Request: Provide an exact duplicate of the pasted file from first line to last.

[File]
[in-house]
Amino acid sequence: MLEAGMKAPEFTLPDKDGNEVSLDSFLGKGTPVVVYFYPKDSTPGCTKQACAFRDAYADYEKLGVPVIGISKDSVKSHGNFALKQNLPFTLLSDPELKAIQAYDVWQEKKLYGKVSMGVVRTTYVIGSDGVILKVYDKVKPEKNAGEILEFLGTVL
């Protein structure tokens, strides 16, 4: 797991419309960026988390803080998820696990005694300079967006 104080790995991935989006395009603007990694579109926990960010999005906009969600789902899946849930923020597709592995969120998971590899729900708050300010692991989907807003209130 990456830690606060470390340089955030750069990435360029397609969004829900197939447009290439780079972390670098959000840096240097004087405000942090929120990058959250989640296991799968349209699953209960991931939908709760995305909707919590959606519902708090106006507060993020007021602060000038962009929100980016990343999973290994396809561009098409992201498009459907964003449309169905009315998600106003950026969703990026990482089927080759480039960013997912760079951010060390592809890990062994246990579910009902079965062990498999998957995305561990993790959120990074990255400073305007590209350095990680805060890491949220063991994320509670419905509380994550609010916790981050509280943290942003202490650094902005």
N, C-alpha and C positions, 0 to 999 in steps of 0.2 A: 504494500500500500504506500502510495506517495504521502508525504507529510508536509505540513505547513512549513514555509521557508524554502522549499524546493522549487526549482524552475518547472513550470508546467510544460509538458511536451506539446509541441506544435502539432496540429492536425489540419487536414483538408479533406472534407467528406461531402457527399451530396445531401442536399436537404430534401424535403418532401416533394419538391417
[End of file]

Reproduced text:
[in-house]
Amino acid sequence: MLEAGMKAPEFTLPDKDGNEVSLDSFLGKGTPVVVYFYPKDSTPGCTKQACAFRDAYADYEKLGVPVIGISKDSVKSHGNFALKQNLPFTLLSDPELKAIQAYDVWQEKKLYGKVSMGVVRTTYVIGSDGVILKVYDKVKPEKNAGEILEFLGTVL
């Protein structure tokens, strides 16, 4: 797991419309960026988390803080998820696990005694300079967006 104080790995991935989006395009603007990694579109926990960010999005906009969600789902899946849930923020597709592995969120998971590899729900708050300010692991989907807003209130 990456830690606060470390340089955030750069990435360029397609969004829900197939447009290439780079972390670098959000840096240097004087405000942090929120990058959250989640296991799968349209699953209960991931939908709760995305909707919590959606519902708090106006507060993020007021602060000038962009929100980016990343999973290994396809561009098409992201498009459907964003449309169905009315998600106003950026969703990026990482089927080759480039960013997912760079951010060390592809890990062994246990579910009902079965062990498999998957995305561990993790959120990074990255400073305007590209350095990680805060890491949220063991994320509670419905509380994550609010916790981050509280943290942003202490650094902005």
N, C-alpha and C positions, 0 to 999 in steps of 0.2 A: 504494500500500500504506500502510495506517495504521502508525504507529510508536509505540513505547513512549513514555509521557508524554502522549499524546493522549487526549482524552475518547472513550470508546467510544460509538458511536451506539446509541441506544435502539432496540429492536425489540419487536414483538408479533406472534407467528406461531402457527399451530396445531401442536399436537404430534401424535403418532401416533394419538391417